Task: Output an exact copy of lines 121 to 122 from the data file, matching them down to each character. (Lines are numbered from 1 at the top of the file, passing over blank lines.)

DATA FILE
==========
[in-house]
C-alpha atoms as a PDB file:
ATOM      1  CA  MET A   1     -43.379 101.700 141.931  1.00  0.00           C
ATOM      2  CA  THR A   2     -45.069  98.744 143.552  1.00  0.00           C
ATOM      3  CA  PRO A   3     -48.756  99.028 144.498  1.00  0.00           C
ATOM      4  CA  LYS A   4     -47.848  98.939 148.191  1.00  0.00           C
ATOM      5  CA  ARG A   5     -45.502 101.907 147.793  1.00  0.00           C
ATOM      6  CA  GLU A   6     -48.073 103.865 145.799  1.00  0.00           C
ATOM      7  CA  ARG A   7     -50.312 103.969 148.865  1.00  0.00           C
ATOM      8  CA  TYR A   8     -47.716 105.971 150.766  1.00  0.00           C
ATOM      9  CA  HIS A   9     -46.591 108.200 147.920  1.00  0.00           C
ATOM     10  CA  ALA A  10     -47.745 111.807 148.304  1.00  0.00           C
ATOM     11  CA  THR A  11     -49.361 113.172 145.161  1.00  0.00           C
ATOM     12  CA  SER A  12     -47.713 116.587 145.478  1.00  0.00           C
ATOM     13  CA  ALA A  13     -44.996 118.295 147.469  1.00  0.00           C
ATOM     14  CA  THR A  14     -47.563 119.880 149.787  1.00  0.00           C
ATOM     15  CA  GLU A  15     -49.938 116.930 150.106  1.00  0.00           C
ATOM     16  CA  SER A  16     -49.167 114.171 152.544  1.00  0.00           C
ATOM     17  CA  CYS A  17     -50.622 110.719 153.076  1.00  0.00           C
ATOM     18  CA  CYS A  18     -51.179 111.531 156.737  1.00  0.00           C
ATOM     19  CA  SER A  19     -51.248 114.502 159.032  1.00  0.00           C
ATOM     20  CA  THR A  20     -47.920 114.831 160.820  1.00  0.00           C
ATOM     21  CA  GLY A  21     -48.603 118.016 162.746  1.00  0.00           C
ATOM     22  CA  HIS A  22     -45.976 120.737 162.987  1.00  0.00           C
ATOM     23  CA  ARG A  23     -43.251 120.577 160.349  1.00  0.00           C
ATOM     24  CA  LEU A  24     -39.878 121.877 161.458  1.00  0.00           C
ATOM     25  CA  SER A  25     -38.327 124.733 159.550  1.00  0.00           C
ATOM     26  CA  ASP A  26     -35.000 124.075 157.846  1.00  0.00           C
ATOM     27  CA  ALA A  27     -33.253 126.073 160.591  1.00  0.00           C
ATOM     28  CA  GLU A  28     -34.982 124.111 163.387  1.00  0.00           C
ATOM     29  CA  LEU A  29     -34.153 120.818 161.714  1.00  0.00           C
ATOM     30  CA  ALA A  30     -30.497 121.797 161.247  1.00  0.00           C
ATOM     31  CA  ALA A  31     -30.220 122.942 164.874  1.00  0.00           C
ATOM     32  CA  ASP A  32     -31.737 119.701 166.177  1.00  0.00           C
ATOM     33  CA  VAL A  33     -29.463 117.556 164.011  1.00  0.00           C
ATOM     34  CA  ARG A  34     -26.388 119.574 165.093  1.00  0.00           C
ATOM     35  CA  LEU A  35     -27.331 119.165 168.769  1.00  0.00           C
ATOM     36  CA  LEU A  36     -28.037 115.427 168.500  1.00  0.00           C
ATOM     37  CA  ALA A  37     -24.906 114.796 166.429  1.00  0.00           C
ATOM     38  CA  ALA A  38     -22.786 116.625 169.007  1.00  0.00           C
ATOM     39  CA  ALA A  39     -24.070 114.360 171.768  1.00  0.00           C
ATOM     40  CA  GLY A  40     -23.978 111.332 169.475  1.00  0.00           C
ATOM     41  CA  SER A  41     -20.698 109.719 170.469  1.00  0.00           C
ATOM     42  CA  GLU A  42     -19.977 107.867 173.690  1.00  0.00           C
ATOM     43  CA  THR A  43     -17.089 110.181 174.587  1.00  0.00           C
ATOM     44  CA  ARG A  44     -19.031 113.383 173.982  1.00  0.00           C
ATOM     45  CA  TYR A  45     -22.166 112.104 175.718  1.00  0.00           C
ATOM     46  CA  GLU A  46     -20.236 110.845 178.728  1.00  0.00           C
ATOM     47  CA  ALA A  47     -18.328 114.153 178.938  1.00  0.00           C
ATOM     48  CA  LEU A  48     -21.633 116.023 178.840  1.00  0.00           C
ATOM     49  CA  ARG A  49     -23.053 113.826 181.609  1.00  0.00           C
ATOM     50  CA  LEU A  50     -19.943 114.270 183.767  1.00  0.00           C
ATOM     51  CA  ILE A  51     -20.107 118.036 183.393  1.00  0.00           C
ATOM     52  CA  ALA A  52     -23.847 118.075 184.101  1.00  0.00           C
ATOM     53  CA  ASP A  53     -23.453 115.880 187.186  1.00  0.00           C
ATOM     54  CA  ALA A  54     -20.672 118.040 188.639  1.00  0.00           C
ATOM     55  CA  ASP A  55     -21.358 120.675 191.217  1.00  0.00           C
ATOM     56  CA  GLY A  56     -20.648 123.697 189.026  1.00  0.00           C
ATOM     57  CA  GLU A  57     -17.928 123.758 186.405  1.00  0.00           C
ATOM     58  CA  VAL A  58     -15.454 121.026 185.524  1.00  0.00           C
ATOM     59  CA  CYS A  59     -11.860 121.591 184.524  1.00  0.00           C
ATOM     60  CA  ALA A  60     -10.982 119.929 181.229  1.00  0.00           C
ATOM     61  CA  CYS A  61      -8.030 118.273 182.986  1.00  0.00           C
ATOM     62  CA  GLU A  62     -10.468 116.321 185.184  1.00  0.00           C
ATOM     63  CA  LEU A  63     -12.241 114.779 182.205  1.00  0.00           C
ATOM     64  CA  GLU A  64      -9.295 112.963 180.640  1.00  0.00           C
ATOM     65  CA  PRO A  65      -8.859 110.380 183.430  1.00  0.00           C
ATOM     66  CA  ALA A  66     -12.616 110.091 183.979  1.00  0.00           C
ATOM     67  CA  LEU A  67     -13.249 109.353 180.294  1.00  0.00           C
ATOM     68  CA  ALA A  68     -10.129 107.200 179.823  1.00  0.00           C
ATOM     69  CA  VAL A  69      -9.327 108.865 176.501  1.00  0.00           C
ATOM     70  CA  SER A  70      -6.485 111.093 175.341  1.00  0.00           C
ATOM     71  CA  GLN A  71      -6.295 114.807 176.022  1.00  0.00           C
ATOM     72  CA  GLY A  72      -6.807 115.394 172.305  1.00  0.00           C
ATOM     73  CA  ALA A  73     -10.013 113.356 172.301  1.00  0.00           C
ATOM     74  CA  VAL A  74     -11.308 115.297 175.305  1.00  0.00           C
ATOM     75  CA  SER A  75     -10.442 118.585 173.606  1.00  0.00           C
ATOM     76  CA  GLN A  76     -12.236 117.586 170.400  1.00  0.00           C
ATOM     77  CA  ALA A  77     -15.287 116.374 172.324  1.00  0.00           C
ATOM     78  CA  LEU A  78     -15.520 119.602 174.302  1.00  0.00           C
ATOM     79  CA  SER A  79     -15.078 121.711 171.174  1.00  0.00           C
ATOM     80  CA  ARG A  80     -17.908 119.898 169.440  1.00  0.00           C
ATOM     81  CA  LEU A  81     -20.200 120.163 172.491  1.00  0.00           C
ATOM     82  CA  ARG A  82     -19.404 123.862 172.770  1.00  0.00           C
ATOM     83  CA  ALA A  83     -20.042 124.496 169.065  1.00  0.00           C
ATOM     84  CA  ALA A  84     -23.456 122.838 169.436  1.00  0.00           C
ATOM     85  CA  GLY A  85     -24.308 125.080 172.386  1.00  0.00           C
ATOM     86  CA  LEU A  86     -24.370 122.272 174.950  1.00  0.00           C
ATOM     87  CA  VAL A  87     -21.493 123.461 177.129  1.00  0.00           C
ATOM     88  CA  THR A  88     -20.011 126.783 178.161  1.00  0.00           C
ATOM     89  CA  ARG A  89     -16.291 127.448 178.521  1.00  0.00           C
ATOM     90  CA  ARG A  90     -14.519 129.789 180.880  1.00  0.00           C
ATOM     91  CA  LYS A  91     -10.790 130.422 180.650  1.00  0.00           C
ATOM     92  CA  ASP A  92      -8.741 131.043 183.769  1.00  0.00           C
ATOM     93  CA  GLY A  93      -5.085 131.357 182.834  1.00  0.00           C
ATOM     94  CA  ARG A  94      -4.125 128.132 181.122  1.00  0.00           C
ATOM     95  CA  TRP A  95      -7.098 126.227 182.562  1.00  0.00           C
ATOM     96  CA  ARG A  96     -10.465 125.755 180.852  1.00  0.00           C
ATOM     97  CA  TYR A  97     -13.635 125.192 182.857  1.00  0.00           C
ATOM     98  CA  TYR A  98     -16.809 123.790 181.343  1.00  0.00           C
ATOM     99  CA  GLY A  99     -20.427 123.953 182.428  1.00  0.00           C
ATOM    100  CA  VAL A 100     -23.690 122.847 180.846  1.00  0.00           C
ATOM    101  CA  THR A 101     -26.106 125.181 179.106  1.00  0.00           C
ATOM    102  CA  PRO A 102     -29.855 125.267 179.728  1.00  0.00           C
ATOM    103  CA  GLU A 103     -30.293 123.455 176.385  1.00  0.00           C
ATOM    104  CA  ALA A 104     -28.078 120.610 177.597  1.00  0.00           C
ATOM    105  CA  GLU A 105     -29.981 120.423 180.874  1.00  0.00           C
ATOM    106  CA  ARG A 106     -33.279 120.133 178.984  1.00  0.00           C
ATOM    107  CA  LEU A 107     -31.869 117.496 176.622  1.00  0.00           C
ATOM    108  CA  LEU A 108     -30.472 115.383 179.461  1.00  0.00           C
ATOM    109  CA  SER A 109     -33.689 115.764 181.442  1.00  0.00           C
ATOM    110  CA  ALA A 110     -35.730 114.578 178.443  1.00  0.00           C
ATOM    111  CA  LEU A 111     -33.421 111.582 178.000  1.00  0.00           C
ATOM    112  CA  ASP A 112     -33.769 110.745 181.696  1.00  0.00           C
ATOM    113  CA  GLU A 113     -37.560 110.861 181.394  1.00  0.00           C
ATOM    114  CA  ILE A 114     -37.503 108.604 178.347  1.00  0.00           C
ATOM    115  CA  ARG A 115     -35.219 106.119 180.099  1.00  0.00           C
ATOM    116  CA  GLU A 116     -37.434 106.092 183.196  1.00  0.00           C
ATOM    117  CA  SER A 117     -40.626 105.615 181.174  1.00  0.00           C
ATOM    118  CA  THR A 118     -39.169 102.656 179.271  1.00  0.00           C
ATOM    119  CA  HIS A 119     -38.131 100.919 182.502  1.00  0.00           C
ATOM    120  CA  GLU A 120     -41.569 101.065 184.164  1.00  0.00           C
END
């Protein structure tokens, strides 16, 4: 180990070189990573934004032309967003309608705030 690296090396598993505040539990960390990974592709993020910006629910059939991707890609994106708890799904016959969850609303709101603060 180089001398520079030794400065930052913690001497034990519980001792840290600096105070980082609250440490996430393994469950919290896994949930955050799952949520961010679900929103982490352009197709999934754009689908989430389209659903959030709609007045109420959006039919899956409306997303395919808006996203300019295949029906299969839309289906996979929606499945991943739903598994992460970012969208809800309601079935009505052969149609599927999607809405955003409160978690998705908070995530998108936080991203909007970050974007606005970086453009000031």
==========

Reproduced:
ATOM    119  CA  HIS A 119     -38.131 100.919 182.502  1.00  0.00           C
ATOM    120  CA  GLU A 120     -41.569 101.065 184.164  1.00  0.00           C